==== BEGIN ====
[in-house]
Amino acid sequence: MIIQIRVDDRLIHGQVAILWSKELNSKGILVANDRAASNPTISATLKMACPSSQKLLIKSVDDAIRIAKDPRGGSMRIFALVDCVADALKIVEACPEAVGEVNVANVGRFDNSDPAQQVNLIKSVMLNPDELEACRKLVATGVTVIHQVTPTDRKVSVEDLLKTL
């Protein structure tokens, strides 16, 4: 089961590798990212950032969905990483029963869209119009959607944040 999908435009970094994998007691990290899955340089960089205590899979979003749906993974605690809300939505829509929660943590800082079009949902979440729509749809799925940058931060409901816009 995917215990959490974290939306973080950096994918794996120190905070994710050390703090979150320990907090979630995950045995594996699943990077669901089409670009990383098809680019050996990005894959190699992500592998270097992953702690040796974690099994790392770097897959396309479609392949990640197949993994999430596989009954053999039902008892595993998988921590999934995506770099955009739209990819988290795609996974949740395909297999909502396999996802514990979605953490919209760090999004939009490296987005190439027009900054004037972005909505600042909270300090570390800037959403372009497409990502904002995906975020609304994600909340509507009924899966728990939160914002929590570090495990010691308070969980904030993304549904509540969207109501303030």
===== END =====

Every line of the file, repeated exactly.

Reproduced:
[in-house]
Amino acid sequence: MIIQIRVDDRLIHGQVAILWSKELNSKGILVANDRAASNPTISATLKMACPSSQKLLIKSVDDAIRIAKDPRGGSMRIFALVDCVADALKIVEACPEAVGEVNVANVGRFDNSDPAQQVNLIKSVMLNPDELEACRKLVATGVTVIHQVTPTDRKVSVEDLLKTL
């Protein structure tokens, strides 16, 4: 089961590798990212950032969905990483029963869209119009959607944040 999908435009970094994998007691990290899955340089960089205590899979979003749906993974605690809300939505829509929660943590800082079009949902979440729509749809799925940058931060409901816009 995917215990959490974290939306973080950096994918794996120190905070994710050390703090979150320990907090979630995950045995594996699943990077669901089409670009990383098809680019050996990005894959190699992500592998270097992953702690040796974690099994790392770097897959396309479609392949990640197949993994999430596989009954053999039902008892595993998988921590999934995506770099955009739209990819988290795609996974949740395909297999909502396999996802514990979605953490919209760090999004939009490296987005190439027009900054004037972005909505600042909270300090570390800037959403372009497409990502904002995906975020609304994600909340509507009924899966728990939160914002929590570090495990010691308070969980904030993304549904509540969207109501303030």